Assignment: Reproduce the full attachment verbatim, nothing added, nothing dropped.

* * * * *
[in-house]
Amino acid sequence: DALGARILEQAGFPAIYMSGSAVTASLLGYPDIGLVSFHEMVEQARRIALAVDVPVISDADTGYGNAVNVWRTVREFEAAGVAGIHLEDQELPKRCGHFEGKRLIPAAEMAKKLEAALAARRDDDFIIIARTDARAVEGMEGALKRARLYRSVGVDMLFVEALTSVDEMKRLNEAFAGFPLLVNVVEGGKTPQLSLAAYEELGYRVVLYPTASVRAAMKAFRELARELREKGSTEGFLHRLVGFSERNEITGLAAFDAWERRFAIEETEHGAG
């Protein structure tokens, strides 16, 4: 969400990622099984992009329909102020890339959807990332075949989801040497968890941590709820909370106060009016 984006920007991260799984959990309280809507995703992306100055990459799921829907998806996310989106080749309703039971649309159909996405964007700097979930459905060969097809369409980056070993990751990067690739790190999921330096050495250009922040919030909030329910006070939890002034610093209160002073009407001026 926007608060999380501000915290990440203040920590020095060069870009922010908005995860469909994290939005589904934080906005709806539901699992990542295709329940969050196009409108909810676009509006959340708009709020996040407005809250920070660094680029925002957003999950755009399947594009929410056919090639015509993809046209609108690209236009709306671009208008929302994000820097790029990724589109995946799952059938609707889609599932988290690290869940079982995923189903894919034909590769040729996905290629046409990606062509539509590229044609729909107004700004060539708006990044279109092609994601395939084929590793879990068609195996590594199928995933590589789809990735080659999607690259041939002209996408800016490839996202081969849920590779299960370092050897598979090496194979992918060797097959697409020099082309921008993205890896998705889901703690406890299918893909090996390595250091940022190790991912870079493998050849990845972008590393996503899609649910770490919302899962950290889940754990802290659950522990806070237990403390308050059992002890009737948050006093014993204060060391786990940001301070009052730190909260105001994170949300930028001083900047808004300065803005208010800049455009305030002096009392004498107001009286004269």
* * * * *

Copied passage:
[in-house]
Amino acid sequence: DALGARILEQAGFPAIYMSGSAVTASLLGYPDIGLVSFHEMVEQARRIALAVDVPVISDADTGYGNAVNVWRTVREFEAAGVAGIHLEDQELPKRCGHFEGKRLIPAAEMAKKLEAALAARRDDDFIIIARTDARAVEGMEGALKRARLYRSVGVDMLFVEALTSVDEMKRLNEAFAGFPLLVNVVEGGKTPQLSLAAYEELGYRVVLYPTASVRAAMKAFRELARELREKGSTEGFLHRLVGFSERNEITGLAAFDAWERRFAIEETEHGAG
């Protein structure tokens, strides 16, 4: 969400990622099984992009329909102020890339959807990332075949989801040497968890941590709820909370106060009016 984006920007991260799984959990309280809507995703992306100055990459799921829907998806996310989106080749309703039971649309159909996405964007700097979930459905060969097809369409980056070993990751990067690739790190999921330096050495250009922040919030909030329910006070939890002034610093209160002073009407001026 926007608060999380501000915290990440203040920590020095060069870009922010908005995860469909994290939005589904934080906005709806539901699992990542295709329940969050196009409108909810676009509006959340708009709020996040407005809250920070660094680029925002957003999950755009399947594009929410056919090639015509993809046209609108690209236009709306671009208008929302994000820097790029990724589109995946799952059938609707889609599932988290690290869940079982995923189903894919034909590769040729996905290629046409990606062509539509590229044609729909107004700004060539708006990044279109092609994601395939084929590793879990068609195996590594199928995933590589789809990735080659999607690259041939002209996408800016490839996202081969849920590779299960370092050897598979090496194979992918060797097959697409020099082309921008993205890896998705889901703690406890299918893909090996390595250091940022190790991912870079493998050849990845972008590393996503899609649910770490919302899962950290889940754990802290659950522990806070237990403390308050059992002890009737948050006093014993204060060391786990940001301070009052730190909260105001994170949300930028001083900047808004300065803005208010800049455009305030002096009392004498107001009286004269």